Falling morale routs military
Reports that the Defence Force morale has dropped to an all-time low and that people are leaving in droves has the Government considering wage rises to help stem the flow.
The attempt to save the Government $400million by civilianising up to 600 roles rocked morale so badly it led to Rear Admiral Jack Steer, vice-chief of the Defence Force, telling Parliament earlier this year that it would not force any more redundancies because it had been "too damaging".
A long-serving member of the Defence Force at Ohakea, who wanted to remain anonymous for fear of reprisals, said that low morale wasn't all about money, it was about loyalty.
"The military is underpinned by loyalty. Once that goes it's every man and woman for themselves and that is not how the military should work.
"The Defence Force wants its people to show loyalty, but it needs to be reciprocated.
"This is a career where success and often survival is about backing each other and trust. There's not a lot of that at the moment."
He said there had been hints that a pay rise might be on the cards but he believed it was too little, too late. He said when jobs started to be civilianised many who weren't going to be affected started looking elsewhere, leaving the Defence Force with a new problem, not enough people.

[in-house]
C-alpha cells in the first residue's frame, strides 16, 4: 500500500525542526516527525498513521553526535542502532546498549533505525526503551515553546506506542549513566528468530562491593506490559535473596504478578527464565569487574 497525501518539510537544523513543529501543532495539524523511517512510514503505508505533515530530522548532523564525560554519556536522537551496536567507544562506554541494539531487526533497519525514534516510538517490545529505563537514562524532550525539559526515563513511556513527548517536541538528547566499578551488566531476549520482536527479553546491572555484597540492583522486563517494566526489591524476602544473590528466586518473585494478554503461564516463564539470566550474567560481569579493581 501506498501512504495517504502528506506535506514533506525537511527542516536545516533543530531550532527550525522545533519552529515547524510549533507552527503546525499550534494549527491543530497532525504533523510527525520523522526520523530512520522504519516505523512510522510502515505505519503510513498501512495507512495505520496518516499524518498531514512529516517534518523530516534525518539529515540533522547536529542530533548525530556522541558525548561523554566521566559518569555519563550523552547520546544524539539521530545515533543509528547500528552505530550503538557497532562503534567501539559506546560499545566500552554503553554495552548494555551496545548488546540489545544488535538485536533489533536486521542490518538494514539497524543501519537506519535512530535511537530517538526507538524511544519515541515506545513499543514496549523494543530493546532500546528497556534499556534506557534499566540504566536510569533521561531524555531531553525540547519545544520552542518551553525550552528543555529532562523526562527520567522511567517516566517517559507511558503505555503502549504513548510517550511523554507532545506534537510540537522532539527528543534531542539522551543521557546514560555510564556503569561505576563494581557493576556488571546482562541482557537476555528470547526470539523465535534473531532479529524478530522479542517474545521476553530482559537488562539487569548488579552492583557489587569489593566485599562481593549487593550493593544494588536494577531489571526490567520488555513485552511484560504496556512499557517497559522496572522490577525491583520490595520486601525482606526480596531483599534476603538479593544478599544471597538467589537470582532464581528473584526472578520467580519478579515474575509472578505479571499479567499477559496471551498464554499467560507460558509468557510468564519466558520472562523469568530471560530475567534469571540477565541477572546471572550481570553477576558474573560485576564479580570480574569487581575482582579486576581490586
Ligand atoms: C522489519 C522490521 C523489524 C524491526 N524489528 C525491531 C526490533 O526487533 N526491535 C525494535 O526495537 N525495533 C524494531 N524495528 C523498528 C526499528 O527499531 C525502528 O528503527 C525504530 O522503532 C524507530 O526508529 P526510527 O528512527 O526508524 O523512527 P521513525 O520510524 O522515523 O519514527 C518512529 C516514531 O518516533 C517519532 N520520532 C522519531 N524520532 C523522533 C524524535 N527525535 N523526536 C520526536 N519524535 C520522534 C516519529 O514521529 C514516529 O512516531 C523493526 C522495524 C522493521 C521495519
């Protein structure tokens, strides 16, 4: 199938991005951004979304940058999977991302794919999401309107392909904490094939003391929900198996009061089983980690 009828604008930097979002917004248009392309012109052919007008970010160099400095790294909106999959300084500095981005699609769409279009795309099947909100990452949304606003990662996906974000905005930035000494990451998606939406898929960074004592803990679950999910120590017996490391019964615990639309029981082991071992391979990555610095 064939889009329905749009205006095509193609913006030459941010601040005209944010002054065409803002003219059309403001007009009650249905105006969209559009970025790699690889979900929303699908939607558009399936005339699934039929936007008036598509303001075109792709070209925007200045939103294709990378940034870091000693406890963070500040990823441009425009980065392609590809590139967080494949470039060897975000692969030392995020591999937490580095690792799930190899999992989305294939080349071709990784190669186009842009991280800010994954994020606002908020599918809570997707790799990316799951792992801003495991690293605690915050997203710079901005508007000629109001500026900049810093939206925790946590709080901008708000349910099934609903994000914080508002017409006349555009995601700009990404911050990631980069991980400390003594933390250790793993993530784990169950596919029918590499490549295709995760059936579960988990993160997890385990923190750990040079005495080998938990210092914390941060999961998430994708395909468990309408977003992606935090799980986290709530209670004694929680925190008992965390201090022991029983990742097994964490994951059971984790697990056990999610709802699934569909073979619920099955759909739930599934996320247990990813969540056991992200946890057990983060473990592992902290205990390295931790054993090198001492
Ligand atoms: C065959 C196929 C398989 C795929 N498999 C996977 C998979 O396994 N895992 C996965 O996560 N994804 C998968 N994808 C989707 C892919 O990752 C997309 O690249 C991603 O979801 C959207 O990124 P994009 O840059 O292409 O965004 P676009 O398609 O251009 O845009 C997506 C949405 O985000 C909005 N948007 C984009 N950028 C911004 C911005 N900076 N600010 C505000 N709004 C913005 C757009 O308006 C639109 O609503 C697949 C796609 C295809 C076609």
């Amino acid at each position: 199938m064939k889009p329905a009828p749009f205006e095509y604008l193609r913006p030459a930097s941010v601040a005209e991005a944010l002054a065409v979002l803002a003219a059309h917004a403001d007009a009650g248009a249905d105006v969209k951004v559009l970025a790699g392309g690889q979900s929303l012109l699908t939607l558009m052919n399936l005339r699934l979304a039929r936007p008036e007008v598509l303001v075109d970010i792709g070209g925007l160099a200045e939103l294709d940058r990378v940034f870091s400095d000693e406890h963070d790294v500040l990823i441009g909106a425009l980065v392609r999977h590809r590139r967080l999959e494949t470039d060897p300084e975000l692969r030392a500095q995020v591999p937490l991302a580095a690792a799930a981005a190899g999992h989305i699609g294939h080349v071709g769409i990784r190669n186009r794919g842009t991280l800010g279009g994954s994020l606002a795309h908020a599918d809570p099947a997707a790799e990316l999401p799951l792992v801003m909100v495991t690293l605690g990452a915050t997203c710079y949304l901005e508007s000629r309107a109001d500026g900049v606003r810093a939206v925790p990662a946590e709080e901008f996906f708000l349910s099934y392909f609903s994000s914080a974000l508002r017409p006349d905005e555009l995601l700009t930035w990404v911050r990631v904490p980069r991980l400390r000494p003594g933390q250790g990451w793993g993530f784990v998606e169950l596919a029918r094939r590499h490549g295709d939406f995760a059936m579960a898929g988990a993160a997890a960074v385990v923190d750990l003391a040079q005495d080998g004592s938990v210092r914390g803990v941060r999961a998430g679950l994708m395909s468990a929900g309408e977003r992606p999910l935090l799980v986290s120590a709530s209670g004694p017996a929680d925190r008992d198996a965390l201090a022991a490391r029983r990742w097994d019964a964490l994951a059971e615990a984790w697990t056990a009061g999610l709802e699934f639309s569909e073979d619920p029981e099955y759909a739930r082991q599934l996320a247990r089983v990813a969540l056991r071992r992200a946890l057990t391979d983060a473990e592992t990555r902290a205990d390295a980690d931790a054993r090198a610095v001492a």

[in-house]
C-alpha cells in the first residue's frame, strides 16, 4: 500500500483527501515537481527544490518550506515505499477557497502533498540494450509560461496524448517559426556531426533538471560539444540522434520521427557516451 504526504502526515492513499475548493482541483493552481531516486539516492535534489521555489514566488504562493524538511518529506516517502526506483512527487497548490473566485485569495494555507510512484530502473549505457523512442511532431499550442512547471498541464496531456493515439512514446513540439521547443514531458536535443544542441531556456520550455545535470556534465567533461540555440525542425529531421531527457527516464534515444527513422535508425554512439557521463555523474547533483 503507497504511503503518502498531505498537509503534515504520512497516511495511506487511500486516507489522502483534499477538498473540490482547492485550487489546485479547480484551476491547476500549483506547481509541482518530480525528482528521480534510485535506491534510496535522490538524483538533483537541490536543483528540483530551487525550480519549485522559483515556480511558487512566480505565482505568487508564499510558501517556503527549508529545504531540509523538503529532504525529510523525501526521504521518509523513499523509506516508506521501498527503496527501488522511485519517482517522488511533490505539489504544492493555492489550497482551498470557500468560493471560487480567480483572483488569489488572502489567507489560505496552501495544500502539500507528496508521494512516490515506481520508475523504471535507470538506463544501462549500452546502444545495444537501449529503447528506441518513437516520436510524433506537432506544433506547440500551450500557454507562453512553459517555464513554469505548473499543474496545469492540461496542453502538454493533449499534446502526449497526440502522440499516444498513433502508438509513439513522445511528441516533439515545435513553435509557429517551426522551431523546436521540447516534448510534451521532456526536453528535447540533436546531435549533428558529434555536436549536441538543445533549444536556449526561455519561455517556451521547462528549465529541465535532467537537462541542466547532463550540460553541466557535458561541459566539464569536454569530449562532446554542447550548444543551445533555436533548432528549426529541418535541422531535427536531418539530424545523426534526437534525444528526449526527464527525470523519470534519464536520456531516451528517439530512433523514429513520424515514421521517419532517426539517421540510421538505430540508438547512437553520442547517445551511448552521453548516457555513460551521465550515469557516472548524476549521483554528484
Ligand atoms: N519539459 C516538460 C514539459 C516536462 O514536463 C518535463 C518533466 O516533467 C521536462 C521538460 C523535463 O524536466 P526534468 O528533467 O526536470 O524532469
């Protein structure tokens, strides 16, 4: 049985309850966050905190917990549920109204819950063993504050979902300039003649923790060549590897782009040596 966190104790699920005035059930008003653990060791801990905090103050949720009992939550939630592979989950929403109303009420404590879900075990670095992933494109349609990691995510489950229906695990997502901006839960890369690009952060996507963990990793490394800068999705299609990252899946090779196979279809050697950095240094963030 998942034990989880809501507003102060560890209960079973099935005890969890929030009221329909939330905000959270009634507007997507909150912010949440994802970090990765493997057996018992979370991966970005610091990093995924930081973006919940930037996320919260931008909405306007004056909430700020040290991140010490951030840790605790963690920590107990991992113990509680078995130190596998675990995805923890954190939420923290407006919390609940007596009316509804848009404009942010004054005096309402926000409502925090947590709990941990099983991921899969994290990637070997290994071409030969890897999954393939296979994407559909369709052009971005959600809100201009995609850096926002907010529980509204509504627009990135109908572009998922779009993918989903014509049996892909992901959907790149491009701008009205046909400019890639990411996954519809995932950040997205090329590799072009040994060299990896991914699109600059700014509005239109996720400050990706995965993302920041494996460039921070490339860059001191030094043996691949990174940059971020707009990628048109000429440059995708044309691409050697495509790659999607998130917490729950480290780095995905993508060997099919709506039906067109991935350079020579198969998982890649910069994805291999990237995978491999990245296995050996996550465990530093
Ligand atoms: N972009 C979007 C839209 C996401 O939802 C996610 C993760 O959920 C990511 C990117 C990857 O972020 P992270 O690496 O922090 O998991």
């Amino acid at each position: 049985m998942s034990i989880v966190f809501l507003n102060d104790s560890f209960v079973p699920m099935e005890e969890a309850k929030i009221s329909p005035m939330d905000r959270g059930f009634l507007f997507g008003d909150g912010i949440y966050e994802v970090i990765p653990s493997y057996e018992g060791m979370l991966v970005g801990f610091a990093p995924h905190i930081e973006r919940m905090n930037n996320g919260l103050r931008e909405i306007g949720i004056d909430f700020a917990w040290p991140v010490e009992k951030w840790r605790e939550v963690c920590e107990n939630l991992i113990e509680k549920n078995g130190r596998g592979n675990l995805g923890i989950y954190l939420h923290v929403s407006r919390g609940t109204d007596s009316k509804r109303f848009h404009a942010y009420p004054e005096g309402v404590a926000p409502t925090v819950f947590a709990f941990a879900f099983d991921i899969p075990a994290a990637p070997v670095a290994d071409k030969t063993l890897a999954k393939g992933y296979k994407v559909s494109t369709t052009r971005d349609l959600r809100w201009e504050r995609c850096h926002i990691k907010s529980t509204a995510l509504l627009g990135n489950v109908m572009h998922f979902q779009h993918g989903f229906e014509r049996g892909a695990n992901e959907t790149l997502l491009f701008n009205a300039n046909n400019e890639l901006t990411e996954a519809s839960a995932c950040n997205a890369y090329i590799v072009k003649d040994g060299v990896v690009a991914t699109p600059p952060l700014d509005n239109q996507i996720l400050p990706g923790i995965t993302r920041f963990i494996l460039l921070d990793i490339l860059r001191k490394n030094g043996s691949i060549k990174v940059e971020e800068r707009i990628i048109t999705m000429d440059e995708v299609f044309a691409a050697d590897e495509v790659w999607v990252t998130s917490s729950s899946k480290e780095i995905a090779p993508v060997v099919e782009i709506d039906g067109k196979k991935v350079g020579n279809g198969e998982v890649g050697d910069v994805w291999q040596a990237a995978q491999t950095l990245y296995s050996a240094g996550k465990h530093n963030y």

"They started looking out for themselves and that's fair enough."
Data from the auditor-general showed the Defence Force had lost almost 1000 personnel in the past two years, going from 14,577 to 13,667.
Defence Minister Jonathan Coleman said the Defence Force had saved $25m by not giving wage rises at the start of this financial year and that there was money for wage adjustments and the Government was looking at what it could do around pay.
Labour's defence spokesman, Iain Lees-Galloway, has accused the Government of driving the Defence Force into the ground.
He said a survey that showed morale was at an all-time low was not surprising after a four-year wage freeze and redundancies.
"This is not a picture of a happy Defence Force that is engaged and enthusiastic about their jobs and protecting our country.
"The low morale is clearly the result of the Government's mishandling of the civilianisation project and ongoing cuts to the Defence budget."
Mr Lees-Galloway said New Zealanders should be concerned about the state of the Defence Force.
"It is an agency that is critical to our security and we cannot afford to see it run down by a government that is not acting in our best interests."
He said it was concerning to see record numbers of personnel indicating they were planning to quit, according to a survey.
The disgruntled Ohakea officer said it was ironic that as gaps were appearing in the trades as people left, some people who had taken redundancy had been asked back to fill the gaps.